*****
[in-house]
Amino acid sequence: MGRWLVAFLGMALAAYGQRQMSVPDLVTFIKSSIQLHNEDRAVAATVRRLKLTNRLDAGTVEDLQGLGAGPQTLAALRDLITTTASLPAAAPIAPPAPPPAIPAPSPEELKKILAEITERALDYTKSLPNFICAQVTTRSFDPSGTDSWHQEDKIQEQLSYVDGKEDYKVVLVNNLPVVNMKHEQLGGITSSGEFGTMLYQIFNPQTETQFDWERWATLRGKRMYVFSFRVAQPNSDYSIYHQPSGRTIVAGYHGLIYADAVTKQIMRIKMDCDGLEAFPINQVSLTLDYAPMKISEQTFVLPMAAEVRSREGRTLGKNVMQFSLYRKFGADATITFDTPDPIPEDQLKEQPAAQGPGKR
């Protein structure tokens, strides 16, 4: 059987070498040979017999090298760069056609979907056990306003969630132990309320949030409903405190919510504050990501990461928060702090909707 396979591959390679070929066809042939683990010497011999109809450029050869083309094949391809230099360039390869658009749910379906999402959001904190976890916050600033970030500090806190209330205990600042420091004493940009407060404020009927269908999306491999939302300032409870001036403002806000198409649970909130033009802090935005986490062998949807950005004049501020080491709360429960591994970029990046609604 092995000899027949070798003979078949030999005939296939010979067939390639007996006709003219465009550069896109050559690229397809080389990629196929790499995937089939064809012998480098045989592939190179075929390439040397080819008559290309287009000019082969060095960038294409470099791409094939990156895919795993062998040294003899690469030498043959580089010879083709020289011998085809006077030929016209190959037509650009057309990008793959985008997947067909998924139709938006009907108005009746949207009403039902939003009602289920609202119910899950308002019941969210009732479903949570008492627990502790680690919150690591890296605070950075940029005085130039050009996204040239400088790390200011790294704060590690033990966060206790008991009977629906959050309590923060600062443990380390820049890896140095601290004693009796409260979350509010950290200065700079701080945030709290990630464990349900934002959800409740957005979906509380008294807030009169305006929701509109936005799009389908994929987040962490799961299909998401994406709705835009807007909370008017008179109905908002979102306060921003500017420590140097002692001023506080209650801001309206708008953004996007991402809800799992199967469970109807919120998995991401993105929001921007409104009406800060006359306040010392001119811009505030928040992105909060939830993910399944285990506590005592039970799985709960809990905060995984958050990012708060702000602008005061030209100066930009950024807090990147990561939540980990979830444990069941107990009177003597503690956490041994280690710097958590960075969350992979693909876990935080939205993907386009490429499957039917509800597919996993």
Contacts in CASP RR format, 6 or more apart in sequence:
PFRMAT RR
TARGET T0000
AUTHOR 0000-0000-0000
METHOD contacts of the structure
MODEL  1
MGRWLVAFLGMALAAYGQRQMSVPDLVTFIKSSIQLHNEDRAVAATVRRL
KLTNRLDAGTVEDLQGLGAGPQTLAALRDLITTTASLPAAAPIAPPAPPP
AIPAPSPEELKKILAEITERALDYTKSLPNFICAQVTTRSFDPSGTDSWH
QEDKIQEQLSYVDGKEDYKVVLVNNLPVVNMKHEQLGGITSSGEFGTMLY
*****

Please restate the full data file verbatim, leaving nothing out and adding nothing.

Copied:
[in-house]
Amino acid sequence: MGRWLVAFLGMALAAYGQRQMSVPDLVTFIKSSIQLHNEDRAVAATVRRLKLTNRLDAGTVEDLQGLGAGPQTLAALRDLITTTASLPAAAPIAPPAPPPAIPAPSPEELKKILAEITERALDYTKSLPNFICAQVTTRSFDPSGTDSWHQEDKIQEQLSYVDGKEDYKVVLVNNLPVVNMKHEQLGGITSSGEFGTMLYQIFNPQTETQFDWERWATLRGKRMYVFSFRVAQPNSDYSIYHQPSGRTIVAGYHGLIYADAVTKQIMRIKMDCDGLEAFPINQVSLTLDYAPMKISEQTFVLPMAAEVRSREGRTLGKNVMQFSLYRKFGADATITFDTPDPIPEDQLKEQPAAQGPGKR
């Protein structure tokens, strides 16, 4: 059987070498040979017999090298760069056609979907056990306003969630132990309320949030409903405190919510504050990501990461928060702090909707 396979591959390679070929066809042939683990010497011999109809450029050869083309094949391809230099360039390869658009749910379906999402959001904190976890916050600033970030500090806190209330205990600042420091004493940009407060404020009927269908999306491999939302300032409870001036403002806000198409649970909130033009802090935005986490062998949807950005004049501020080491709360429960591994970029990046609604 092995000899027949070798003979078949030999005939296939010979067939390639007996006709003219465009550069896109050559690229397809080389990629196929790499995937089939064809012998480098045989592939190179075929390439040397080819008559290309287009000019082969060095960038294409470099791409094939990156895919795993062998040294003899690469030498043959580089010879083709020289011998085809006077030929016209190959037509650009057309990008793959985008997947067909998924139709938006009907108005009746949207009403039902939003009602289920609202119910899950308002019941969210009732479903949570008492627990502790680690919150690591890296605070950075940029005085130039050009996204040239400088790390200011790294704060590690033990966060206790008991009977629906959050309590923060600062443990380390820049890896140095601290004693009796409260979350509010950290200065700079701080945030709290990630464990349900934002959800409740957005979906509380008294807030009169305006929701509109936005799009389908994929987040962490799961299909998401994406709705835009807007909370008017008179109905908002979102306060921003500017420590140097002692001023506080209650801001309206708008953004996007991402809800799992199967469970109807919120998995991401993105929001921007409104009406800060006359306040010392001119811009505030928040992105909060939830993910399944285990506590005592039970799985709960809990905060995984958050990012708060702000602008005061030209100066930009950024807090990147990561939540980990979830444990069941107990009177003597503690956490041994280690710097958590960075969350992979693909876990935080939205993907386009490429499957039917509800597919996993």
Contacts in CASP RR format, 6 or more apart in sequence:
PFRMAT RR
TARGET T0000
AUTHOR 0000-0000-0000
METHOD contacts of the structure
MODEL  1
MGRWLVAFLGMALAAYGQRQMSVPDLVTFIKSSIQLHNEDRAVAATVRRL
KLTNRLDAGTVEDLQGLGAGPQTLAALRDLITTTASLPAAAPIAPPAPPP
AIPAPSPEELKKILAEITERALDYTKSLPNFICAQVTTRSFDPSGTDSWH
QEDKIQEQLSYVDGKEDYKVVLVNNLPVVNMKHEQLGGITSSGEFGTMLY